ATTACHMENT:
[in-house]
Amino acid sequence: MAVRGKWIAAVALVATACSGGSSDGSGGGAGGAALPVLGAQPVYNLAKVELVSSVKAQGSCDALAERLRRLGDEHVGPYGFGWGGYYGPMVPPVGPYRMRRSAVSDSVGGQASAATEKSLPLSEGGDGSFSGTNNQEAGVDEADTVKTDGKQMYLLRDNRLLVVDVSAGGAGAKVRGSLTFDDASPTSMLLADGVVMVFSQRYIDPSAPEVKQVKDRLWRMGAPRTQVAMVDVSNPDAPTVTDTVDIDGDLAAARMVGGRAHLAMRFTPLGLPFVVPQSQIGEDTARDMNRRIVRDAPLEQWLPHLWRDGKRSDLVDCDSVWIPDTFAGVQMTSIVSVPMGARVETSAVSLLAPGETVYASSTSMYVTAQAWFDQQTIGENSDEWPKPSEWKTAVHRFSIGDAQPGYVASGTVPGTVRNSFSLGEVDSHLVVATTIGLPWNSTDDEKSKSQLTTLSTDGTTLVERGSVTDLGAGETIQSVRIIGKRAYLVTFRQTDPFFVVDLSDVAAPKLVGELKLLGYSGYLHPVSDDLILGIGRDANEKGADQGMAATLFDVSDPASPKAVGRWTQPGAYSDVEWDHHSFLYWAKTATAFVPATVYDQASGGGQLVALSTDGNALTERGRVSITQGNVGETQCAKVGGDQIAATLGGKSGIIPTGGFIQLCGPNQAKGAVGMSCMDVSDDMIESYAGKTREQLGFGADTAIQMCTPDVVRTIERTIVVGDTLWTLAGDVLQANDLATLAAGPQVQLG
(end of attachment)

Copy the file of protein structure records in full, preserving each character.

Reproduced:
[in-house]
Amino acid sequence: MAVRGKWIAAVALVATACSGGSSDGSGGGAGGAALPVLGAQPVYNLAKVELVSSVKAQGSCDALAERLRRLGDEHVGPYGFGWGGYYGPMVPPVGPYRMRRSAVSDSVGGQASAATEKSLPLSEGGDGSFSGTNNQEAGVDEADTVKTDGKQMYLLRDNRLLVVDVSAGGAGAKVRGSLTFDDASPTSMLLADGVVMVFSQRYIDPSAPEVKQVKDRLWRMGAPRTQVAMVDVSNPDAPTVTDTVDIDGDLAAARMVGGRAHLAMRFTPLGLPFVVPQSQIGEDTARDMNRRIVRDAPLEQWLPHLWRDGKRSDLVDCDSVWIPDTFAGVQMTSIVSVPMGARVETSAVSLLAPGETVYASSTSMYVTAQAWFDQQTIGENSDEWPKPSEWKTAVHRFSIGDAQPGYVASGTVPGTVRNSFSLGEVDSHLVVATTIGLPWNSTDDEKSKSQLTTLSTDGTTLVERGSVTDLGAGETIQSVRIIGKRAYLVTFRQTDPFFVVDLSDVAAPKLVGELKLLGYSGYLHPVSDDLILGIGRDANEKGADQGMAATLFDVSDPASPKAVGRWTQPGAYSDVEWDHHSFLYWAKTATAFVPATVYDQASGGGQLVALSTDGNALTERGRVSITQGNVGETQCAKVGGDQIAATLGGKSGIIPTGGFIQLCGPNQAKGAVGMSCMDVSDDMIESYAGKTREQLGFGADTAIQMCTPDVVRTIERTIVVGDTLWTLAGDVLQANDLATLAAGPQVQLG